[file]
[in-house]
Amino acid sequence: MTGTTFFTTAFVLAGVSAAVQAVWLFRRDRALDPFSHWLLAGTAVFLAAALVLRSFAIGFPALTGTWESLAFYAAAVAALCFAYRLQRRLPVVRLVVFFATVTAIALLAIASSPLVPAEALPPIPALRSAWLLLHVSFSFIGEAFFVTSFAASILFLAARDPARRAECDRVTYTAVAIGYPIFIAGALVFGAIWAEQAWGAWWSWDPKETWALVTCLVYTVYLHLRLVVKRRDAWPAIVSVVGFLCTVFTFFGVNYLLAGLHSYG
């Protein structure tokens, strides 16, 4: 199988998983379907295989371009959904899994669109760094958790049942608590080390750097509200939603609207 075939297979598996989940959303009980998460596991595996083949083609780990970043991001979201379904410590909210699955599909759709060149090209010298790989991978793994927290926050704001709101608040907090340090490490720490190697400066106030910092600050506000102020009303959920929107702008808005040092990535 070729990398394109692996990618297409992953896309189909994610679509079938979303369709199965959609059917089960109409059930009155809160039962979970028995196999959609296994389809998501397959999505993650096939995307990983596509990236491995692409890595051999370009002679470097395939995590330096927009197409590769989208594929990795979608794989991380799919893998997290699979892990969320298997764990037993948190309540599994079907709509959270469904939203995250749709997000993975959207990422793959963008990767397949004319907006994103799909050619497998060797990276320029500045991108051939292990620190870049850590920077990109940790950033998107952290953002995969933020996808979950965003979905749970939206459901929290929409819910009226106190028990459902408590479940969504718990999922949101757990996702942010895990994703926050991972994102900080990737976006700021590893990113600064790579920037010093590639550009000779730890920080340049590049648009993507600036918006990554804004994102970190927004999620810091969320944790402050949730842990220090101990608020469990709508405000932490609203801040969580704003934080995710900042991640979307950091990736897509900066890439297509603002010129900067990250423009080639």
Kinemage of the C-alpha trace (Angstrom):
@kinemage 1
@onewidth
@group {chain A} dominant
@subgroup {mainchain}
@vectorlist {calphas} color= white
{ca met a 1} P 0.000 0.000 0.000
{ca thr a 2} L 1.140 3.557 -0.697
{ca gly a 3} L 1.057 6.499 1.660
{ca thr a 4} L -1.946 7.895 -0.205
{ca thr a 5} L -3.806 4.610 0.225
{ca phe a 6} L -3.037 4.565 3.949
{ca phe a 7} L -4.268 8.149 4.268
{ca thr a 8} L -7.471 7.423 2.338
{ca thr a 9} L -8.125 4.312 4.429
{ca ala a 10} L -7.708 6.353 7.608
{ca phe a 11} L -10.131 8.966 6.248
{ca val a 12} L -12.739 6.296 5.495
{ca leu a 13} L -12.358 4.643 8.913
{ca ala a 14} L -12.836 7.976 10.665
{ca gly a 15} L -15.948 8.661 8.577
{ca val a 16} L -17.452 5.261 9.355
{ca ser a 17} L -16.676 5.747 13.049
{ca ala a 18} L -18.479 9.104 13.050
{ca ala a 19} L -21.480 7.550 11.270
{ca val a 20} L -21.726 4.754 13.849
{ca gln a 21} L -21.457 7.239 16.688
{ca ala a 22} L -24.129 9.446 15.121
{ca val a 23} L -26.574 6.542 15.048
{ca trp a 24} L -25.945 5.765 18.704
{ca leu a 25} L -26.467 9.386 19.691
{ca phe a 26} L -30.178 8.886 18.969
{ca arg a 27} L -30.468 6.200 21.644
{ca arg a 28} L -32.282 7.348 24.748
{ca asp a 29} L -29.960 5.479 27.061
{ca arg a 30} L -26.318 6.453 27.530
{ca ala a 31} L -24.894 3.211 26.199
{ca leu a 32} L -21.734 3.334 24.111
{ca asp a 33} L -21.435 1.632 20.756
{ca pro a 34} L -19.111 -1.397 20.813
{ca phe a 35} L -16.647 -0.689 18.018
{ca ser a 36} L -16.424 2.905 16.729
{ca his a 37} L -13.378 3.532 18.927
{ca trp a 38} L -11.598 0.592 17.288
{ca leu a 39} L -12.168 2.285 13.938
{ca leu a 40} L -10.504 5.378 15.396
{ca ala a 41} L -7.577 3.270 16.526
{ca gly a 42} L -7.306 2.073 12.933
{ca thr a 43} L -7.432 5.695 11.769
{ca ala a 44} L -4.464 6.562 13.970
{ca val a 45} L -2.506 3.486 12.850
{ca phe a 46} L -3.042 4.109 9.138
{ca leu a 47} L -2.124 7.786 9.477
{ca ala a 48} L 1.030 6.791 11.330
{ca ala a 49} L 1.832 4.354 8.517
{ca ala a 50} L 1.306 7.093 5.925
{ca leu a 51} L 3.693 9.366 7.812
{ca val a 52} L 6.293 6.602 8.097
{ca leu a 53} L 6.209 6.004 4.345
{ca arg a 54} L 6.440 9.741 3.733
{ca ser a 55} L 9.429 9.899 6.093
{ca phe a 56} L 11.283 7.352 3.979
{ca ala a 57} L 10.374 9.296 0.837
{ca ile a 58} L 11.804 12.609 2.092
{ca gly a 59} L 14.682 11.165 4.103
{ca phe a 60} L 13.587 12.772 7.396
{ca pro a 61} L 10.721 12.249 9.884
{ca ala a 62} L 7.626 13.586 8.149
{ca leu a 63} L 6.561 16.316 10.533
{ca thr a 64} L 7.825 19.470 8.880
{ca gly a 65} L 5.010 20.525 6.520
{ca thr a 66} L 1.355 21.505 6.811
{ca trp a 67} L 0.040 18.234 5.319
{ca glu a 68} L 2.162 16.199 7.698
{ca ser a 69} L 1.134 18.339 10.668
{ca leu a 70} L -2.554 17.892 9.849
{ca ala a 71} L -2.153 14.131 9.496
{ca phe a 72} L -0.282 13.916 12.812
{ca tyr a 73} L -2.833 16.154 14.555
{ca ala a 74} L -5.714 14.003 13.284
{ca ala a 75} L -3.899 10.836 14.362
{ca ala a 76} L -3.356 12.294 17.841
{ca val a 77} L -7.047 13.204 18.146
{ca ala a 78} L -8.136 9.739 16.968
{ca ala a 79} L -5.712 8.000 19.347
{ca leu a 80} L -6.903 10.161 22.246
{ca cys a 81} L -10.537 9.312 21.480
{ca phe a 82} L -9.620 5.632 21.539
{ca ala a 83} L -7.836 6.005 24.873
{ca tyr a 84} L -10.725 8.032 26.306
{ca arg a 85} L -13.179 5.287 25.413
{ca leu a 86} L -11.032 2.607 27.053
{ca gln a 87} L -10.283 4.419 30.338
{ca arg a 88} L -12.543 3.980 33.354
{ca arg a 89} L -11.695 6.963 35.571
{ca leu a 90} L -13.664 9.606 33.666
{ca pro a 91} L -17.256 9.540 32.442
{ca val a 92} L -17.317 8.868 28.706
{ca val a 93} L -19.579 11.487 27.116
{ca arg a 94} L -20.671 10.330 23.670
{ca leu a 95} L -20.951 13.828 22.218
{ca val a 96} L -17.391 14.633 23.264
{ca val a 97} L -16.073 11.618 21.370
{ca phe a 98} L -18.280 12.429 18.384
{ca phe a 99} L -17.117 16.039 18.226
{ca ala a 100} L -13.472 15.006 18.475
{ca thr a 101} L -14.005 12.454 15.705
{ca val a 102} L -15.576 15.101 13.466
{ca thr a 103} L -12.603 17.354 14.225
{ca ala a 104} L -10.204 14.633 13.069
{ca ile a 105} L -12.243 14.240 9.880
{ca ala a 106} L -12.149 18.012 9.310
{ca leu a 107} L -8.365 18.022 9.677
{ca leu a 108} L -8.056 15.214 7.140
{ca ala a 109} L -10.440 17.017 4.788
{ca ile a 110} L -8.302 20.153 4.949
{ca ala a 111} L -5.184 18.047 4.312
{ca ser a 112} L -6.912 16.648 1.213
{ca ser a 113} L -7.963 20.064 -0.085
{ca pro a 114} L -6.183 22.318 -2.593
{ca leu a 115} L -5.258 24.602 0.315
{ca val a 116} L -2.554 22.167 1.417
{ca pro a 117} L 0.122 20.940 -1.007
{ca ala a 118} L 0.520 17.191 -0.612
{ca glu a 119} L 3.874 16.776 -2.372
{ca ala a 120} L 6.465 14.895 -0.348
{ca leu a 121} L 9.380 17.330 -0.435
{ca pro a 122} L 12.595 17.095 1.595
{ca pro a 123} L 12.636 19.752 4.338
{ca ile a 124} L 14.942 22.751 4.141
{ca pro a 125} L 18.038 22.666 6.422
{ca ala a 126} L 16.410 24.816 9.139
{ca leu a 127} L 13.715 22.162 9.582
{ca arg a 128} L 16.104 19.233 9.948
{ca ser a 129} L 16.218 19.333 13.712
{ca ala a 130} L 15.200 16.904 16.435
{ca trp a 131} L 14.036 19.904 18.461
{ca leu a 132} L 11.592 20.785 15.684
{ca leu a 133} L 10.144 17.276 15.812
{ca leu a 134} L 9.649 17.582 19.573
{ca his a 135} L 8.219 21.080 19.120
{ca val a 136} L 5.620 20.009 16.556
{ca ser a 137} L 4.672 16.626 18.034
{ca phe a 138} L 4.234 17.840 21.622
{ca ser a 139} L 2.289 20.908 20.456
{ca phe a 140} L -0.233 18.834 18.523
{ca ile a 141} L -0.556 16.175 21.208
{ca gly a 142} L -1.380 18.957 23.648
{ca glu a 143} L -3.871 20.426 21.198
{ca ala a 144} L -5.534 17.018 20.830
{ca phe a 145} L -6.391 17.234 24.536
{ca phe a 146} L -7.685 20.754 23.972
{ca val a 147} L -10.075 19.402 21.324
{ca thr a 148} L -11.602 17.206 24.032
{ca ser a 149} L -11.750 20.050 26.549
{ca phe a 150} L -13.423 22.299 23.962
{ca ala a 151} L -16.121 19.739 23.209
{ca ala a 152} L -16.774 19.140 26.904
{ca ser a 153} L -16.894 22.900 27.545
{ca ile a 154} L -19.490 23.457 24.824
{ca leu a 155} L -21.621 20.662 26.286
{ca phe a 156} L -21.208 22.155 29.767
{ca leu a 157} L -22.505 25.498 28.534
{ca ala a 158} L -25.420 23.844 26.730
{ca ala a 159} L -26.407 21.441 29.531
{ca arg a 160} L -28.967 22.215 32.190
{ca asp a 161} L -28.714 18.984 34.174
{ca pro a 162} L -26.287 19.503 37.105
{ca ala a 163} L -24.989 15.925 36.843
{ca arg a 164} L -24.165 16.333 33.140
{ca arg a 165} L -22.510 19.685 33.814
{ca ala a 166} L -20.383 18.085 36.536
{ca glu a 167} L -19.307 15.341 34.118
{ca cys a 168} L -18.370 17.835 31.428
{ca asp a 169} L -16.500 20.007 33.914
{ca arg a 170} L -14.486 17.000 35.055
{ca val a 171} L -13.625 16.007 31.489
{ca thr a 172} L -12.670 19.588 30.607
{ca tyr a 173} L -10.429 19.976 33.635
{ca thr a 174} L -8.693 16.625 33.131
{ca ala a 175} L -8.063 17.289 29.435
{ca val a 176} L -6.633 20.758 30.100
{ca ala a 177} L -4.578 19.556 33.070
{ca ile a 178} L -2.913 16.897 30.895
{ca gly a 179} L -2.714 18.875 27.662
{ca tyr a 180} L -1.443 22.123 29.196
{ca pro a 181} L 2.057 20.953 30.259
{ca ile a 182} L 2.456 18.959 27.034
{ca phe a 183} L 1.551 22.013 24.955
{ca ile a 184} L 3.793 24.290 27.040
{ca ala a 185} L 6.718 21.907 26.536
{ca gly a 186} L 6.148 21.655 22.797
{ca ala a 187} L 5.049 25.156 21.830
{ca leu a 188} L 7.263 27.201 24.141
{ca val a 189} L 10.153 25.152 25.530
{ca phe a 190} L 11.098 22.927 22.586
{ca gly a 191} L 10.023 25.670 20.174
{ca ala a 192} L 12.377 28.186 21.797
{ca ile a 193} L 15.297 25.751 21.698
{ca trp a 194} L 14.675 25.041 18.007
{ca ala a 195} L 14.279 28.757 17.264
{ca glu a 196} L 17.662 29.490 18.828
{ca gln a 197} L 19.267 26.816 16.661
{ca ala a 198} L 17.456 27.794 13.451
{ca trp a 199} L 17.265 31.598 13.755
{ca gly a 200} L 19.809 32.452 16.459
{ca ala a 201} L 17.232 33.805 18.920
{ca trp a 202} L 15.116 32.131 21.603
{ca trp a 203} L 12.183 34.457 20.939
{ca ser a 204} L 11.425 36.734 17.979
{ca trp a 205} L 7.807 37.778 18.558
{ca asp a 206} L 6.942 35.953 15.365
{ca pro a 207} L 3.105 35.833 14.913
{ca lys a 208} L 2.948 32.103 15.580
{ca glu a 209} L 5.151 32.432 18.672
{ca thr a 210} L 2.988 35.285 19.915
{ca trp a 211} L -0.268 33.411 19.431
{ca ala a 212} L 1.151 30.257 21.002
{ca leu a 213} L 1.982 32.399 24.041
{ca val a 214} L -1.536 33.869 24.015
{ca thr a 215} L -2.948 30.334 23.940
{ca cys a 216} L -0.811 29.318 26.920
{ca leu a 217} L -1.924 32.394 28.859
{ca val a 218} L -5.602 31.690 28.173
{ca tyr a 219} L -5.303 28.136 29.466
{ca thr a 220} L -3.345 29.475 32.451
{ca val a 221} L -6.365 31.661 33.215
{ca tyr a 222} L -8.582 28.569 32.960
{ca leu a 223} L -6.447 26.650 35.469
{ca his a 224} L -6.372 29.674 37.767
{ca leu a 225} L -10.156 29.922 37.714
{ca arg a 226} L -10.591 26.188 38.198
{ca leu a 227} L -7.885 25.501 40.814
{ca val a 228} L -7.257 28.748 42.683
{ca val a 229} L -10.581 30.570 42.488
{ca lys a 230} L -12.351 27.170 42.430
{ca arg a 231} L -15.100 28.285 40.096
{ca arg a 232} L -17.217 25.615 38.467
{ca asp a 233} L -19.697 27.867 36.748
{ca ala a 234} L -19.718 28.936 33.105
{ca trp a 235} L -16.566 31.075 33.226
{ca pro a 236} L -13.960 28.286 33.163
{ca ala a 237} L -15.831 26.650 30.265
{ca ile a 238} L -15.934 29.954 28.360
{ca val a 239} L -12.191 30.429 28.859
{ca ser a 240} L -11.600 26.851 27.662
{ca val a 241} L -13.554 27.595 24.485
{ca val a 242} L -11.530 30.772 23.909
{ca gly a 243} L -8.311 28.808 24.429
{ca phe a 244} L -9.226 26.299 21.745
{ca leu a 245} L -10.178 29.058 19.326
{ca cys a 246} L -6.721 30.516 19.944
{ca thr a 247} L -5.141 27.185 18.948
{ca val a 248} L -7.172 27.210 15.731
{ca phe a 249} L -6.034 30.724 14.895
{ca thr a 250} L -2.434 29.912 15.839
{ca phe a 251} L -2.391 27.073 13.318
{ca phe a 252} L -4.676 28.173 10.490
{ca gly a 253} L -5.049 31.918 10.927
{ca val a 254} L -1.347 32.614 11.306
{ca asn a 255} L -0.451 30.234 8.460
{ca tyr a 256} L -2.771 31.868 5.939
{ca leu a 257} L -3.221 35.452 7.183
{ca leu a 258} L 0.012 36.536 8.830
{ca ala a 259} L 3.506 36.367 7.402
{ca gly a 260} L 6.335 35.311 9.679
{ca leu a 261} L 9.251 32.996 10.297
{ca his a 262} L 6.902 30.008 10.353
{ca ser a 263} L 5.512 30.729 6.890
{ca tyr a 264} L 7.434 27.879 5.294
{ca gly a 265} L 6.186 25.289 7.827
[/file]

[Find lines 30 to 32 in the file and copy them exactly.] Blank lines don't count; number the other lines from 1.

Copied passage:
{ca gln a 21} L -21.457 7.239 16.688
{ca ala a 22} L -24.129 9.446 15.121
{ca val a 23} L -26.574 6.542 15.048